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What is your vision of retirement? When you start out in your career, youĘźre probably not thinking much about retirement. At this point, your picture of a “retirement lifestyleâ€? may be, at best, hazy, hidden as it is behind a veil of experiences youĘźve yet to encounter. But as you move through the years, your view of retirement comes into clearer and closer focus — and this vision will have a big impact on your savings

and investment strategies. Consequently, to create and implement those strategies effectively, youĘźll need to define your retirement vision by identifying its various parts. Here are some to consider: • Travel — if youĘźre like many people, you may dream of traveling during your retirement. But what does “travelâ€? mean to you? Do you envision taking a cruise or an international trip every year? Or is your idea of travel just a

short jaunt to a popular destination, such as a lake or the mountains or the beach? The difference in costs between global and U.S.-based travel can be enormous, so youĘźll need to define your goals and estimate your expenses. • Second home — once you retire, youĘźll have to make some housing-related decisions. Should you sell your home and “downsizeâ€?? Or do you want to keep your current residence and possibly purchase a second home,

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such as a condominium, in another part of the country? Obviously, youʟll need to factor in these choices when you think about how to invest before you retire and how to manage your withdrawals from your 401(k), IRA and other accounts during your retirement. • Volunteer activities — you might think that your volunteer activities during retirement wonʟt affect your finances much. But if you are particularly ambitious, and your volunteerism involves travel, renting space, purchasing equipment and so on, you might be looking at some large cash outlays. Furthermore, if you host people at your house, you may be incurring some types of liability risk, which you might need to address through appropriate insurance

coverage. • Hobbies — during your working years, you may pursue your hobbies always with the thought that you can devote a lot more time to them after you retire. However, expanded hobby activities may involve expanded costs. For example, if youʟre good with cars, you might decide to invest in that foreign sports car of which youʟve dreamed. Or, if youʟre fascinated by genealogy, perhaps youʟll start traveling to places once inhabited by your ancestors. These types of activities can be expensive, so youʟll have to evaluate your saving, spending and investing habits to determine how to accommodate your increased expenditures on your hobbies. • Second career — many people look forward to retiring from one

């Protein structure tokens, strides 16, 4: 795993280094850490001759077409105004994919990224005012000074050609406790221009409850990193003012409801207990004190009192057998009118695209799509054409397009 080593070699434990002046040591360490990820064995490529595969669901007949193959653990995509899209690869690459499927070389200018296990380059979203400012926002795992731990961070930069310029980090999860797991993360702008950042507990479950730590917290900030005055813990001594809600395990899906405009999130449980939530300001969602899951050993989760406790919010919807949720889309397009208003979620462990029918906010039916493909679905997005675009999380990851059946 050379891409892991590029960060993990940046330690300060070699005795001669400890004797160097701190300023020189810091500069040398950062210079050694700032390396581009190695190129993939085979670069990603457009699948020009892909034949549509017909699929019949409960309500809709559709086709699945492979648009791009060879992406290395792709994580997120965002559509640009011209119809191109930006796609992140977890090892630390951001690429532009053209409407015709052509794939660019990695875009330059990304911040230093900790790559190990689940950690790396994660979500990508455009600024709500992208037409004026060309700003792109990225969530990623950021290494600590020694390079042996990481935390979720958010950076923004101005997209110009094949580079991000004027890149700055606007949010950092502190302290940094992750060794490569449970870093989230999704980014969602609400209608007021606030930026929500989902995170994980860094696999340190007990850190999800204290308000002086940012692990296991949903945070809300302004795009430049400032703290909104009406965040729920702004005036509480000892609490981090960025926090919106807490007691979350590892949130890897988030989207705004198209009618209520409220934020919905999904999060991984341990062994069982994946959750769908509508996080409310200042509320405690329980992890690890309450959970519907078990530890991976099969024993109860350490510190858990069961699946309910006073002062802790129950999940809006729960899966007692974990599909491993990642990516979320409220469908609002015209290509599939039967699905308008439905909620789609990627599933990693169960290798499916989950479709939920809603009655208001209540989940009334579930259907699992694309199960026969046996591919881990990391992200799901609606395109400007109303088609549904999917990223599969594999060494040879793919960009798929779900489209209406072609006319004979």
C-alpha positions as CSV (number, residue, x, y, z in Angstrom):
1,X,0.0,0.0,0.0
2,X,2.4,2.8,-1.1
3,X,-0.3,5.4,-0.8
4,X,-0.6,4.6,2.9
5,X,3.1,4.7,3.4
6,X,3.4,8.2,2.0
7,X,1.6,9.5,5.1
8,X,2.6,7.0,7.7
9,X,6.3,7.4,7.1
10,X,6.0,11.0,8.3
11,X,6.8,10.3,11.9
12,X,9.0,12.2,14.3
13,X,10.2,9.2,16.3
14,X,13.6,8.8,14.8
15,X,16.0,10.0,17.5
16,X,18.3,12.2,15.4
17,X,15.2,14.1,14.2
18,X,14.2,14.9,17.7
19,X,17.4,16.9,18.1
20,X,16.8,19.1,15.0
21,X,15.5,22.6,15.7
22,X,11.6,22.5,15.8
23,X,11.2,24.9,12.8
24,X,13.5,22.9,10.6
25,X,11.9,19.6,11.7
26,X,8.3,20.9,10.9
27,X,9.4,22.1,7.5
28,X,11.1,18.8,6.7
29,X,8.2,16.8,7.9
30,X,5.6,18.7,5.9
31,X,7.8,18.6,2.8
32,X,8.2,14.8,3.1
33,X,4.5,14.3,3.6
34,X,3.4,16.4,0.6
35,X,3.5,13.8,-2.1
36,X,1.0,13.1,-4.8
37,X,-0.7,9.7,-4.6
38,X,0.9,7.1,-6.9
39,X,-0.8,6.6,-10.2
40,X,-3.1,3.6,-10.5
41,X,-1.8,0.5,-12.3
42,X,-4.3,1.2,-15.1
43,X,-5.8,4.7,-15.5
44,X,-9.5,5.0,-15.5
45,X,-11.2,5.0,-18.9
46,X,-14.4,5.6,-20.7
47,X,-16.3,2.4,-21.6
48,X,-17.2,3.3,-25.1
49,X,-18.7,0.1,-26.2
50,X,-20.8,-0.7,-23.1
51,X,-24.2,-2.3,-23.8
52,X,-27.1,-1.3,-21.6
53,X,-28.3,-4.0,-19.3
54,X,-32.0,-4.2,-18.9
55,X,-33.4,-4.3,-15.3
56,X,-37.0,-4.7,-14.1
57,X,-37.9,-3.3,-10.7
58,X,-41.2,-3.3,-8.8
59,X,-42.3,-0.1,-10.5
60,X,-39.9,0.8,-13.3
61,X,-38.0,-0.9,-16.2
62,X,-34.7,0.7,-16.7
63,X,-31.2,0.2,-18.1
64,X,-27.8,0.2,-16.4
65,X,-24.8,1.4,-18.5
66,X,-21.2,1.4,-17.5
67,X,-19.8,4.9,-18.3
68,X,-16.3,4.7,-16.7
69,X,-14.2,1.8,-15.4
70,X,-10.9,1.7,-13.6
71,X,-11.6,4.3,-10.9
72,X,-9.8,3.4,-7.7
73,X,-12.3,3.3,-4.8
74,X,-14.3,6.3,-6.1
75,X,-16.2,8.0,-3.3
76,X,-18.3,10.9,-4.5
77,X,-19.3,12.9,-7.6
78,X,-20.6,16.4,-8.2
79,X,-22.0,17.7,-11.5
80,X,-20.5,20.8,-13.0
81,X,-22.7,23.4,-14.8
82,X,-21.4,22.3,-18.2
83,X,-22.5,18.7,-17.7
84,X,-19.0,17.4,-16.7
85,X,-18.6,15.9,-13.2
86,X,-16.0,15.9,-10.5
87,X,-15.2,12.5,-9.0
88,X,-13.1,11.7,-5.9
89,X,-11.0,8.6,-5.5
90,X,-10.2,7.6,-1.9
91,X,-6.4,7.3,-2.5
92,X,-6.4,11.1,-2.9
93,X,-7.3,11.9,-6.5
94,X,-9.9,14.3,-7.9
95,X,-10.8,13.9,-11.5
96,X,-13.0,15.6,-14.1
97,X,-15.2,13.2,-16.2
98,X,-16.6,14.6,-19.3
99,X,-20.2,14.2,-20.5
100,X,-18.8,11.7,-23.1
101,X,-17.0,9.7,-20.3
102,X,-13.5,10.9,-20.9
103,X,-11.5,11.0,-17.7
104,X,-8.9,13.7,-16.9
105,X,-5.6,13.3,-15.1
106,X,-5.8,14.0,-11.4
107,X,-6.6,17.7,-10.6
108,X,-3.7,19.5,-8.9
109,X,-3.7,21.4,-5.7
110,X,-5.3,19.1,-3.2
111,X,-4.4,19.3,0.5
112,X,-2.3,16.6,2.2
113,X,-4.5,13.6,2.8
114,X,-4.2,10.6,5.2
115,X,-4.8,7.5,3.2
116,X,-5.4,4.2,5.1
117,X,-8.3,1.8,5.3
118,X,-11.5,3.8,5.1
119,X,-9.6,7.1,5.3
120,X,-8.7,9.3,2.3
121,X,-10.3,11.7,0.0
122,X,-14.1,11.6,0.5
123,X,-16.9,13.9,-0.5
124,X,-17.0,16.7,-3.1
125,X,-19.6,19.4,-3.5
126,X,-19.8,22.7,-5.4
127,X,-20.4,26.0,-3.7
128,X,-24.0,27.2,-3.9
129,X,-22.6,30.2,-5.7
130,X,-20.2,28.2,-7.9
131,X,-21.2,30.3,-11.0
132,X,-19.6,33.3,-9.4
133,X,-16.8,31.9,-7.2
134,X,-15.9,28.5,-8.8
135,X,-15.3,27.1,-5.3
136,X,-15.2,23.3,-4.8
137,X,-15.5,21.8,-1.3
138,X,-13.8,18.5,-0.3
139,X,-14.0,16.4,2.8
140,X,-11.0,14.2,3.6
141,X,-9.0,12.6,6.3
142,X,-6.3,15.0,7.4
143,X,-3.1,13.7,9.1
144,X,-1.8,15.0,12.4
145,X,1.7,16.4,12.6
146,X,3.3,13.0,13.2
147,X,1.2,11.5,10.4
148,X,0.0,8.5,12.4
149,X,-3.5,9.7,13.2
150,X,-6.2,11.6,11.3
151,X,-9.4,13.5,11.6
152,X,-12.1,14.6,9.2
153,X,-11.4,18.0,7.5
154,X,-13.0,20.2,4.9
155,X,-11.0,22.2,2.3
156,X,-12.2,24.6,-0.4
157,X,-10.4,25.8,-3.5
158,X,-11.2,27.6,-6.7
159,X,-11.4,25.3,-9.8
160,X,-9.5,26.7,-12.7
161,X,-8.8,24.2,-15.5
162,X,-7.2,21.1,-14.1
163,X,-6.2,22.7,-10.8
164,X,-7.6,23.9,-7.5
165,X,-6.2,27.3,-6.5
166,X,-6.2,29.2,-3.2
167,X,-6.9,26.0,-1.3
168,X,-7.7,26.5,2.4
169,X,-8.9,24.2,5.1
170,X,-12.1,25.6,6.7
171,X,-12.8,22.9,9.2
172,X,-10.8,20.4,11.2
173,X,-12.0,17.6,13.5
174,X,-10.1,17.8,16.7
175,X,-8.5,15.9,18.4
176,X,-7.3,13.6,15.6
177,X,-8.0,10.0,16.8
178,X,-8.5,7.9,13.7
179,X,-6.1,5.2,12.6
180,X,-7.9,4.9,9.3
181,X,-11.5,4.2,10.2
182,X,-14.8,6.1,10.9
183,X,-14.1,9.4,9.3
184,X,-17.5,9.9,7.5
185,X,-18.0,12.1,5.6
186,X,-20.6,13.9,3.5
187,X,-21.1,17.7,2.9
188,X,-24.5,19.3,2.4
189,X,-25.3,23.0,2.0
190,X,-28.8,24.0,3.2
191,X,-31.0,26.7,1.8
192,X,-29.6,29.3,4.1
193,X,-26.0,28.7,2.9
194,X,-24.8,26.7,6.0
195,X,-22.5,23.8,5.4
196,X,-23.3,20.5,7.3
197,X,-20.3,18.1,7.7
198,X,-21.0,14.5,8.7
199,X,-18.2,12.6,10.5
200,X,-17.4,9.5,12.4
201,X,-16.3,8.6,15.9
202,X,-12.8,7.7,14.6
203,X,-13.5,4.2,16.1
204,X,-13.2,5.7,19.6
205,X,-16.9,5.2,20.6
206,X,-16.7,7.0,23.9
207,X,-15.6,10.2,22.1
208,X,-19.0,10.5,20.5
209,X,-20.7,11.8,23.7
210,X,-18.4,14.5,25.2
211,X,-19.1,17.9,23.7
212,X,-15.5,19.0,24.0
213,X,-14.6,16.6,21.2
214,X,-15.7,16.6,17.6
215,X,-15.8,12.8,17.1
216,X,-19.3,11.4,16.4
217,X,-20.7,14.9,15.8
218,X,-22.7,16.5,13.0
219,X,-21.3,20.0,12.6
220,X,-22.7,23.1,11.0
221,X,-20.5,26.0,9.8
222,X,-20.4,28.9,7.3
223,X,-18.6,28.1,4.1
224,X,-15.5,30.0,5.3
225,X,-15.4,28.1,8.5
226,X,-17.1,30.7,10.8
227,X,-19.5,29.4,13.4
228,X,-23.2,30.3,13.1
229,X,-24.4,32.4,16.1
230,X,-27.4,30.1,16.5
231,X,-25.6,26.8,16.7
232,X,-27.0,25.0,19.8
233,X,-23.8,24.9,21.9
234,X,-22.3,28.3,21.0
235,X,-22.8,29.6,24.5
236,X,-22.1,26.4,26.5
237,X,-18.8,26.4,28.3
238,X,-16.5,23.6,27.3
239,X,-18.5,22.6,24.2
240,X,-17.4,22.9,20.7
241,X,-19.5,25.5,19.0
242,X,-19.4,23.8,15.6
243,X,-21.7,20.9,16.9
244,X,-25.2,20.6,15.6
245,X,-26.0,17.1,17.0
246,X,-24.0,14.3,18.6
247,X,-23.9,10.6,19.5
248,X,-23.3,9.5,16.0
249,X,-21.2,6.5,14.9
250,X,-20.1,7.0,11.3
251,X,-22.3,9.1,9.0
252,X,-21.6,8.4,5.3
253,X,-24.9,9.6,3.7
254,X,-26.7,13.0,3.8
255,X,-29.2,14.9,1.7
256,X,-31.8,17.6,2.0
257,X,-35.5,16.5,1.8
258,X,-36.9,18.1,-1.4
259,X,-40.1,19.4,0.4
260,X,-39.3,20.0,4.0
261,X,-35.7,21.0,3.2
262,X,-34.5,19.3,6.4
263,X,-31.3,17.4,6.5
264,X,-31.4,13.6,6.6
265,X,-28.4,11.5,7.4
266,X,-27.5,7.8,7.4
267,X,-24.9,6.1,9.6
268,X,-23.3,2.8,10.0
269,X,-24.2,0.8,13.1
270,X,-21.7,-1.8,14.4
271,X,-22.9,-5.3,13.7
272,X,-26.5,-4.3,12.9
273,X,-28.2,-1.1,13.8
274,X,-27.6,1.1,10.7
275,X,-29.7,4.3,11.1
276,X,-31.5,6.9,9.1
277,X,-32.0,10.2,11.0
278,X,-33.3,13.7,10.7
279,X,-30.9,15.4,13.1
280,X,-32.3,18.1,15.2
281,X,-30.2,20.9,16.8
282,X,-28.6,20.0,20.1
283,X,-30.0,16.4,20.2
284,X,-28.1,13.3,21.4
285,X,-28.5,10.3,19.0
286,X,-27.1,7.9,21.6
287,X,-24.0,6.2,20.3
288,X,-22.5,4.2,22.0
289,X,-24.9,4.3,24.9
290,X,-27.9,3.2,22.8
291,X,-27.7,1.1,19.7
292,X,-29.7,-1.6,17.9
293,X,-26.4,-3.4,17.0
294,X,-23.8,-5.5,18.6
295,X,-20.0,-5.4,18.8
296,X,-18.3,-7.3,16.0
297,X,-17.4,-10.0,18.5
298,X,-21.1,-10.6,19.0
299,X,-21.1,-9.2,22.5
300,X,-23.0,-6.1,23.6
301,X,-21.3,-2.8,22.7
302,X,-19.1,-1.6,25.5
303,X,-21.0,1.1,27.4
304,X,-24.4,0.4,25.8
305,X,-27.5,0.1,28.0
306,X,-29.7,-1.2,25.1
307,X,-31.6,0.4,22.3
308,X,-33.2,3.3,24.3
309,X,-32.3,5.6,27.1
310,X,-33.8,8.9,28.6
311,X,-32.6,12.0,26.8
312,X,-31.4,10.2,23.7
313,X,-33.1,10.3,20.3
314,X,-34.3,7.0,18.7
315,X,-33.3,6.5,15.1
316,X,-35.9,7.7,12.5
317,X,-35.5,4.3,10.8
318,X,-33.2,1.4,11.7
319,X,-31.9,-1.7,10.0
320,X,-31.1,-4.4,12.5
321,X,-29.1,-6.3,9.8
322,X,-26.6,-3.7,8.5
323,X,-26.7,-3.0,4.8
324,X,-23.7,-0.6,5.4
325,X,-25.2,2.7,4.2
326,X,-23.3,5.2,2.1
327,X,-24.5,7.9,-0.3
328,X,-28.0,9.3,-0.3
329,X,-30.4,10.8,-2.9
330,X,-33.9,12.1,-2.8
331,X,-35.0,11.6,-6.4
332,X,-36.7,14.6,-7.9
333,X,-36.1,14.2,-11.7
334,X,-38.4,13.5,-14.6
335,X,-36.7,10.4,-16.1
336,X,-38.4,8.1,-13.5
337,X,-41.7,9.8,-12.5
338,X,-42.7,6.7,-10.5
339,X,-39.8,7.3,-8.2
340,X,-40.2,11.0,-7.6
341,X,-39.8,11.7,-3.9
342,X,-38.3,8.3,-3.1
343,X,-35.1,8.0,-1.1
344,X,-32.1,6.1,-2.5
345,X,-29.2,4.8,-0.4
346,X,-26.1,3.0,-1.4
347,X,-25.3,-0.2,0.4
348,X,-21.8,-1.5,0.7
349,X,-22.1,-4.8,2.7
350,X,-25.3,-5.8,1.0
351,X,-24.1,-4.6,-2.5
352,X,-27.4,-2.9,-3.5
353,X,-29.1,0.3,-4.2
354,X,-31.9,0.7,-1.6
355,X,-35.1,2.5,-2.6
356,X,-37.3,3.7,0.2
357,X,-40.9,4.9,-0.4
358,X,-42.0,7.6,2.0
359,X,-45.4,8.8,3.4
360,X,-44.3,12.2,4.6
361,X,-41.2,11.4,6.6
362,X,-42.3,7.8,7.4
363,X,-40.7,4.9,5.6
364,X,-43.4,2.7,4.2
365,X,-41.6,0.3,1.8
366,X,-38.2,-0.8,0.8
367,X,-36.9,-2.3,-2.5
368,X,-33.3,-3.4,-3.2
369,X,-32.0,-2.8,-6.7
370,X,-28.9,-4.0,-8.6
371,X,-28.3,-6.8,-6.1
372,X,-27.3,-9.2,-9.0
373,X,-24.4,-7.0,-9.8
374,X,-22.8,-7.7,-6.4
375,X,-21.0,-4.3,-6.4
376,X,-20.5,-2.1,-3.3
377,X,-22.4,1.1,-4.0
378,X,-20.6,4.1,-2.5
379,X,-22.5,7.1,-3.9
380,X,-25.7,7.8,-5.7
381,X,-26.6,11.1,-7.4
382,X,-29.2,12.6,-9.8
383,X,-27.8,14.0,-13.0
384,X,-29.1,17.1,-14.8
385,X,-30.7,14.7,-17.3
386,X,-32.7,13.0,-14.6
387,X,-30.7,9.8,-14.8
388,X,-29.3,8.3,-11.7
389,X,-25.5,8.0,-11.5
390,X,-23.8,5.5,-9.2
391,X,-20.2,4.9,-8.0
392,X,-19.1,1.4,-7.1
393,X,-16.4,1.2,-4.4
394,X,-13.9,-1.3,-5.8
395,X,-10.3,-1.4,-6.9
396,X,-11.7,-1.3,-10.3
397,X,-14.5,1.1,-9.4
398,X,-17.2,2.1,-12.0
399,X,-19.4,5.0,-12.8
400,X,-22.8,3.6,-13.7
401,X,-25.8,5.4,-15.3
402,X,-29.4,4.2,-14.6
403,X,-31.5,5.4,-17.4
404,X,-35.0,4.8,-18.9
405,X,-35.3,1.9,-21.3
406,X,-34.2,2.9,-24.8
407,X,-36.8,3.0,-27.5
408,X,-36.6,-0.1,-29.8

career so they can start another — opening a small business, consulting or even taking a parttime job. Clearly, if you were to start your own business, some expenses would be involved, so youʟll have to plan for them. Even if you become a consultant or work part time, you could incur various costs, including travel. And, in relation to these types of work, you may also have insurance and health care issues to address. By identifying the various components of your retirement vision, and estimating their respective costs, you can make those saving, spending and investment choices that can help you work toward your retirement dream. This article was written by Edward Jones for use by your local Edward Jones Financial Advisor.

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Three keys for helping leave children a solid legacy

Working past retirement age The Financial Crisis of 2008 and 2009 had and continues to have many older Americans considering the prospects of staying in the workforce past their normal retirement age. But, working past your normal retirement age is not a new necessity. According to the Social Security Administration, more than 30% of individuals between the ages of 70 and 74 reported income from earnings in 2010, the latest year data is available. Among a younger age group, those between 65 and 69, nearly 49 percent had income from a job. Some remain employed for personal reasons, such as a desire for stimulation and social contact; others still want a regular paycheck. Whatever the reason, the decision to continue working into your senior years could potentially have a positive impact on your financial future. Working later in life may permit you to continue adding to your retirement savings and delay making withdrawals. For example, if you earn enough to forgo Social Security benefits until after your full retirement age, your eventual benefit will increase by between 5.5% and 8% per year for each year that you wait, depending on the year of your birth. However, if you consider the time value of money and you earn below the threshold permitted you may want to begin your Social Security benefits as soon as possible. You can determine your full retirement age at the Social Security Web site ( or by calling the Social Security administration at 800-772-1213 or visit your local